Viewers can choose four Curios or Amulets and arrange them on the respective boards. The objects could be signs of ritual, remnants of a cabinet of curiosities, alchemical substances, body ornaments…perhaps the birds that fly across the Etruscan sky. And with the formula of four artifacts hung on hooks on the four corners of the board, there are 17,160 possible “compositions” or “oracles” for each artwork.

Gregg Harper, The Philosopher’s Game
Ephemera, Thread, on Acrylic on Canvas,
Metal Hooks, Inkjet Printed Paper on
Wood Frame. 17 ½” X 17 ½”, 2018

The over-arching idea is to spark a conversation within the viewer by direct interaction with the artwork in “analog” form without the use of technology. Like a double use of the metaphor “muscle memory”: to use physical interaction with an artwork to exercise the brain muscle…and, perhaps, the heart/empathy muscle.



C E Morse: Dialogue

C E Morse, Fijoles #41383, pigment on paper, archival inks, digital capture

My images are abstract details of found objects that beg the questions: “what is it?”

which starts a conversation/dialogue.  While grappling with identification one explores the subconscious emotional impact of the images as well as the relevance to previous experience.  This dialogue can be between the viewer and the piece or among viewers.

C E Morse, North Berwick #83, pigment on paper, archival inks, digital capture

I am always fascinated to hear what other people see in my work and their reaction when I identify the subject that I have photographed …. which then starts a whole new conversation.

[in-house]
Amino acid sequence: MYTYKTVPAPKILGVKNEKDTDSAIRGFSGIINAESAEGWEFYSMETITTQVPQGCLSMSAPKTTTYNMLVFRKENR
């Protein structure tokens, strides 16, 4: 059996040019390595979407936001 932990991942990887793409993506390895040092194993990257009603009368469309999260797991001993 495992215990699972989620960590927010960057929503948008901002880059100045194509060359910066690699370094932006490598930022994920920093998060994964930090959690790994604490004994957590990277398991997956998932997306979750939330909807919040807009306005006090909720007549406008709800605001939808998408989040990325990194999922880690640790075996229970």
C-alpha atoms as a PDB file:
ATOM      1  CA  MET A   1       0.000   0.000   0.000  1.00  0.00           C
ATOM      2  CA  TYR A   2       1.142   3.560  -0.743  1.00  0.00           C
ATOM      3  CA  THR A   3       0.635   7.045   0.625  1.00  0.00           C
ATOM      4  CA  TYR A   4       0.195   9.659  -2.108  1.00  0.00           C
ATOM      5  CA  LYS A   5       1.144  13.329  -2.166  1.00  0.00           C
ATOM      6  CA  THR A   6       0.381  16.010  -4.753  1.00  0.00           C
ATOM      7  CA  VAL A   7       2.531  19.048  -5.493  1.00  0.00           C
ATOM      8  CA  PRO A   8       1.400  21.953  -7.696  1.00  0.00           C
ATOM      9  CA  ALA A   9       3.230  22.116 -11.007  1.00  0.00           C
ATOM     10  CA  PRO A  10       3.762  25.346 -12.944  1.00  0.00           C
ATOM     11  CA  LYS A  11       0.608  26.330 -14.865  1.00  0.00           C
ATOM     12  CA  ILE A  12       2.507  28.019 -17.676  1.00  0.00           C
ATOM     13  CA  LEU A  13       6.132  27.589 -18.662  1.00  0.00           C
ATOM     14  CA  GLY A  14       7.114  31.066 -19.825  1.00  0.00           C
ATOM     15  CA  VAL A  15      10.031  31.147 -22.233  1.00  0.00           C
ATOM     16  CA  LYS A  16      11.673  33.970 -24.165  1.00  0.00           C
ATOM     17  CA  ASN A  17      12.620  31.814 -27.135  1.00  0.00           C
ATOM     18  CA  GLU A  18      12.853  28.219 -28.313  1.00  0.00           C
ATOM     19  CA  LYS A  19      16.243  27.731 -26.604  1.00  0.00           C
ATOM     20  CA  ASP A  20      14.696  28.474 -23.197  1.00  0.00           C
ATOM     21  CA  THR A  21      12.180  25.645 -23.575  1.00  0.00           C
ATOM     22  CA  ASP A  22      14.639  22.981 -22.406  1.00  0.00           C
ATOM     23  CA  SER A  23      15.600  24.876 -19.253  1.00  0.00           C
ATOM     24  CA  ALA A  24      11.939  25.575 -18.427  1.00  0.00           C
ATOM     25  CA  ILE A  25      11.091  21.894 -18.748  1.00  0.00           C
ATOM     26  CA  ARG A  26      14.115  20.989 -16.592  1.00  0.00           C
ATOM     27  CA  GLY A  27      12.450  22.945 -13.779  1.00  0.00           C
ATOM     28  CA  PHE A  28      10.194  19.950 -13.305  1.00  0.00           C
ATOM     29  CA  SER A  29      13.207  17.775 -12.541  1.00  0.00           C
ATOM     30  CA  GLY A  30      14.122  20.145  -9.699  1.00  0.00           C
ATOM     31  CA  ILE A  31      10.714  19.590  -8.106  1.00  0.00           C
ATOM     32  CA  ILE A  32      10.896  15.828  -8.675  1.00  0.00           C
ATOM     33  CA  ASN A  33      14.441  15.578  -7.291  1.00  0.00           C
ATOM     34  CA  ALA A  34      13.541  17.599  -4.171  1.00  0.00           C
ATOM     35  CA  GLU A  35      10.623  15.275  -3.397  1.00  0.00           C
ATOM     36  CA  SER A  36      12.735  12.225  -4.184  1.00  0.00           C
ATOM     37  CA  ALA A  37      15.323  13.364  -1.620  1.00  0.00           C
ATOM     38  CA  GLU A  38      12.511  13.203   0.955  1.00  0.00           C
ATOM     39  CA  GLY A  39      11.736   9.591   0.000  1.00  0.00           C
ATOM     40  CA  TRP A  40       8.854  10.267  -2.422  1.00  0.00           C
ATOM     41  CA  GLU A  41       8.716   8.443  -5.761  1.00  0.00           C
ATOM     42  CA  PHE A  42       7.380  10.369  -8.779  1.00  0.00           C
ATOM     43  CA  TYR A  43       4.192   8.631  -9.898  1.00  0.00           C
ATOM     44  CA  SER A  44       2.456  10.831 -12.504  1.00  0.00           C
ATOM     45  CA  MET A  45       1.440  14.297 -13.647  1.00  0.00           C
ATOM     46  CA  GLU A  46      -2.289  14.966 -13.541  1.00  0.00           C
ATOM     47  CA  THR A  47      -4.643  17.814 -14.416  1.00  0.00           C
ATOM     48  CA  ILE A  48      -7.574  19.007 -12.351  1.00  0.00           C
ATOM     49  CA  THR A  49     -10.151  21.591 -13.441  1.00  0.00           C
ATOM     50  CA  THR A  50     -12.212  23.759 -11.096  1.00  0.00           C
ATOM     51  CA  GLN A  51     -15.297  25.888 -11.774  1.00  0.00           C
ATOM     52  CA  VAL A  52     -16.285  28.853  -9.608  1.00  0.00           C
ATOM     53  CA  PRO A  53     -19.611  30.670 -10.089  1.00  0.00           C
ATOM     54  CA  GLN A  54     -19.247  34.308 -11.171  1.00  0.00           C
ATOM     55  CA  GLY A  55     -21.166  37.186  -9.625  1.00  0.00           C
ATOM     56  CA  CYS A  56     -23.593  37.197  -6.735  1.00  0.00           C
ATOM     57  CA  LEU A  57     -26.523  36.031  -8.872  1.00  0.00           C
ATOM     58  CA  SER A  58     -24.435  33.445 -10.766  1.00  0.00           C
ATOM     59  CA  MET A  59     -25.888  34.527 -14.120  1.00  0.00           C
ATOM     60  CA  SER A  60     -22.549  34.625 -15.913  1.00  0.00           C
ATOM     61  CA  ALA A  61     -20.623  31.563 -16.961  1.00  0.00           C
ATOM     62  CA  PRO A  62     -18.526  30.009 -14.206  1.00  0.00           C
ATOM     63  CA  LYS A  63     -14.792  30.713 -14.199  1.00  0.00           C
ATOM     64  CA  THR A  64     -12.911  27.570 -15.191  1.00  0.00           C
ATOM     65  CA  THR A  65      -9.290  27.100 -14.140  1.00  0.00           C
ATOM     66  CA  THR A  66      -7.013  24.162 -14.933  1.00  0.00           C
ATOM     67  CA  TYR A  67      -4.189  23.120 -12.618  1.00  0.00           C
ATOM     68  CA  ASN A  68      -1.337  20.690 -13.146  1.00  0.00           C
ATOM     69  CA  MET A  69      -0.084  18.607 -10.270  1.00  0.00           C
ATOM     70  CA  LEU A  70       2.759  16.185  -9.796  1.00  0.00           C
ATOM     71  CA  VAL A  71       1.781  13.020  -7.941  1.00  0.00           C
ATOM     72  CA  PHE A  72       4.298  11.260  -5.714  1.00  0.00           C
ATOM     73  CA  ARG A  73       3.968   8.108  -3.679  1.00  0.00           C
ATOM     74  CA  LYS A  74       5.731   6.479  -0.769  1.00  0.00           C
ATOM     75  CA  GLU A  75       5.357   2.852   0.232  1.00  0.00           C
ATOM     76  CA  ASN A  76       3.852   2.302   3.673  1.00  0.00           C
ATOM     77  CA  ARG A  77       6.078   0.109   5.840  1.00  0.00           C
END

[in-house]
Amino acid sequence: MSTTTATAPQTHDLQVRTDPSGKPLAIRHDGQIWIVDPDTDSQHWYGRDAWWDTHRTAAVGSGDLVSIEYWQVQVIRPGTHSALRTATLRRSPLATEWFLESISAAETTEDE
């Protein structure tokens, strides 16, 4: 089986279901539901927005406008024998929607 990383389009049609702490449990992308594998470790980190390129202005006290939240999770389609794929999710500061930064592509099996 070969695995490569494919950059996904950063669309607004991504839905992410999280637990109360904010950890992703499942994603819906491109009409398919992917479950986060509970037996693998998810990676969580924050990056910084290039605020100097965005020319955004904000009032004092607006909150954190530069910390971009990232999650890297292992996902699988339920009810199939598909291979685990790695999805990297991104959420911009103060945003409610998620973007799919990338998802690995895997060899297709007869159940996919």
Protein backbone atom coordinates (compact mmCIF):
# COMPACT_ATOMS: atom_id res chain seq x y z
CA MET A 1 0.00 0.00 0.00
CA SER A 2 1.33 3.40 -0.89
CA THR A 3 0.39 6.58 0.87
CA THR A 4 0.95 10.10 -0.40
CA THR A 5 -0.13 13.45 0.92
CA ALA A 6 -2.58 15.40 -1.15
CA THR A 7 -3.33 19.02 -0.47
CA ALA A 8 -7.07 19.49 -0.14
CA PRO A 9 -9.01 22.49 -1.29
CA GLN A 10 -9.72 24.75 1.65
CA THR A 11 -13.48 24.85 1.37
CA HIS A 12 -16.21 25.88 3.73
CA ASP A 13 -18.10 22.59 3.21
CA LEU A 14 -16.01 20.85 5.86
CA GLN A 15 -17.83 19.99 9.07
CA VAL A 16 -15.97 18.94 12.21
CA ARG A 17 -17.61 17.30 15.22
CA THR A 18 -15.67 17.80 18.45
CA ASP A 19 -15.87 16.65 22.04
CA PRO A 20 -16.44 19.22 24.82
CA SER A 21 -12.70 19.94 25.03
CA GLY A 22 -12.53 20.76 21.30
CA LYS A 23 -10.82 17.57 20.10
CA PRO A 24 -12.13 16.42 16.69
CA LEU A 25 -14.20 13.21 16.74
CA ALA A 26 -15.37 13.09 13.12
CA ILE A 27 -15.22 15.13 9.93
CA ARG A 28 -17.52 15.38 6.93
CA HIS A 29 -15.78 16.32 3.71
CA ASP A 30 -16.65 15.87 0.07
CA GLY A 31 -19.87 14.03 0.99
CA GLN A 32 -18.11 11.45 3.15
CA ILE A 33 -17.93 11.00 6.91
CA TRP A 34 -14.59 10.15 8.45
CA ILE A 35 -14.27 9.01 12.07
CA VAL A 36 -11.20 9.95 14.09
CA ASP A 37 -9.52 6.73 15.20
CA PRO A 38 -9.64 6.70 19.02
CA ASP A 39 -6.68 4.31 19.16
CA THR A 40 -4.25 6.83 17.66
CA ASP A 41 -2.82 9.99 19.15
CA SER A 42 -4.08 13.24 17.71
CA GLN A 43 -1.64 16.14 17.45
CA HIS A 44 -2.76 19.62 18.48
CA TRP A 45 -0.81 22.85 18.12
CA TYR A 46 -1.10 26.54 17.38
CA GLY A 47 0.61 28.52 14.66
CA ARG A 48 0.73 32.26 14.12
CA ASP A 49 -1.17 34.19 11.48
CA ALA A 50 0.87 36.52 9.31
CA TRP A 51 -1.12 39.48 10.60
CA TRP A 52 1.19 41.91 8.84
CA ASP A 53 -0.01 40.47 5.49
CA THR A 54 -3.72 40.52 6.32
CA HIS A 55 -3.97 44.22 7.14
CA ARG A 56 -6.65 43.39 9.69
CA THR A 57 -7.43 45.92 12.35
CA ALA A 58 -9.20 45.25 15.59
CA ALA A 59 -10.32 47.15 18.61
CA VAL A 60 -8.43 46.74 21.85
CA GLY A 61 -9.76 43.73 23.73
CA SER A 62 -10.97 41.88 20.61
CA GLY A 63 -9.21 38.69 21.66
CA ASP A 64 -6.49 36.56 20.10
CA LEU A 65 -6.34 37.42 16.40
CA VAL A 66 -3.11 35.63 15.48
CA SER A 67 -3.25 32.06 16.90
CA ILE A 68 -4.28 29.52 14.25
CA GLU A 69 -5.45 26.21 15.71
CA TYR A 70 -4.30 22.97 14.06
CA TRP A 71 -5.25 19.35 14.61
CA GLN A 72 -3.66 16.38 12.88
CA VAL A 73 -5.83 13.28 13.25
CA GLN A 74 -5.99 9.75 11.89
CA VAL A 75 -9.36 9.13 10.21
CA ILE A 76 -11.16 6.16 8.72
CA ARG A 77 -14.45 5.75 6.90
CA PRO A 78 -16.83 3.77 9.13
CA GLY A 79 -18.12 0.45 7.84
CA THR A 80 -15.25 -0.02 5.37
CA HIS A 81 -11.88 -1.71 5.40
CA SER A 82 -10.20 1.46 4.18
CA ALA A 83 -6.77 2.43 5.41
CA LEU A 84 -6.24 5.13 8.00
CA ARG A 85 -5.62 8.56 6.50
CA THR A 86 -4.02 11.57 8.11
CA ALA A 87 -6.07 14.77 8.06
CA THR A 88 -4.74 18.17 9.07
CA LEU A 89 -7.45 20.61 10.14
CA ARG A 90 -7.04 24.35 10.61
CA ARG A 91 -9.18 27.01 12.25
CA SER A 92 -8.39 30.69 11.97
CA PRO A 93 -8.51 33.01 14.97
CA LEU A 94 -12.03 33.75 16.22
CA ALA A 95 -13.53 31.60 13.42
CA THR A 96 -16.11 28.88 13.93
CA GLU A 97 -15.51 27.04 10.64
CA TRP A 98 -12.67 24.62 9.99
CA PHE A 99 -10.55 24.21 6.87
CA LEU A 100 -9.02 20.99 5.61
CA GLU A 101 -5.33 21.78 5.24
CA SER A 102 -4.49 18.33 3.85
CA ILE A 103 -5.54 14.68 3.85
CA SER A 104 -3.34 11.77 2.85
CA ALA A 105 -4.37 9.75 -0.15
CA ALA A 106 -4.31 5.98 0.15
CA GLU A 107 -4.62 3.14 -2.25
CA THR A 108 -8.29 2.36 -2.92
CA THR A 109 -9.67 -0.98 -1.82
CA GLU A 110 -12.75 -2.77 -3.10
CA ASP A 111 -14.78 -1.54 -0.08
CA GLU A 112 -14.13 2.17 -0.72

C E Morse, Old Town #1983, pigment on paper, archival inks, digital capture




Ragna Bruno-Torkanowsky, “Reverberation”, ink on paper, 9.5X12.5






Strout — Statement/Dialogue

For me, making art is definitely about dialogue. It starts with those conversations in my head, inspired by musicians, writers, and other artists. Inclusivity is an important theme in my life and in my art. The “Song of Woody Guthrie” was inspired by Woody Guthrie’s song “This Land is Your Land,” written in 1940. I am still deeply affected by it, especially in the current political climate.

Anne Strout, Song of Woody Guthrie

“Uncloudy Day,” a 1979 gospel song, speaks to me on several levels. I see America as a metaphor—a home “where no storm clouds rise,” depicted here with border crossings and little white crosses. Hopes and dreams, or sacrifice and despair? Let’s talk.

Anne Strout, Uncloudy Day

And what about “Together we make Stone Soup?” This is a very old folk tale about a hungry traveler with nothing but a stone in his pocket. When others contributed to the soup, they had a feast. Everyone brought something to the table—again, a metaphor for collaboration and sharing.

Anne Strout, Together We Make Stone Soup

And “The Potluck”: who doesn’t love and appreciate a potluck? Finally, I am proud to be part of UMVA, an art organization promoting diversity, inclusivity and dialogue in a positive framework. It is a safe and welcoming place to dialogue about art and issues.

Anne Strout, The Potluck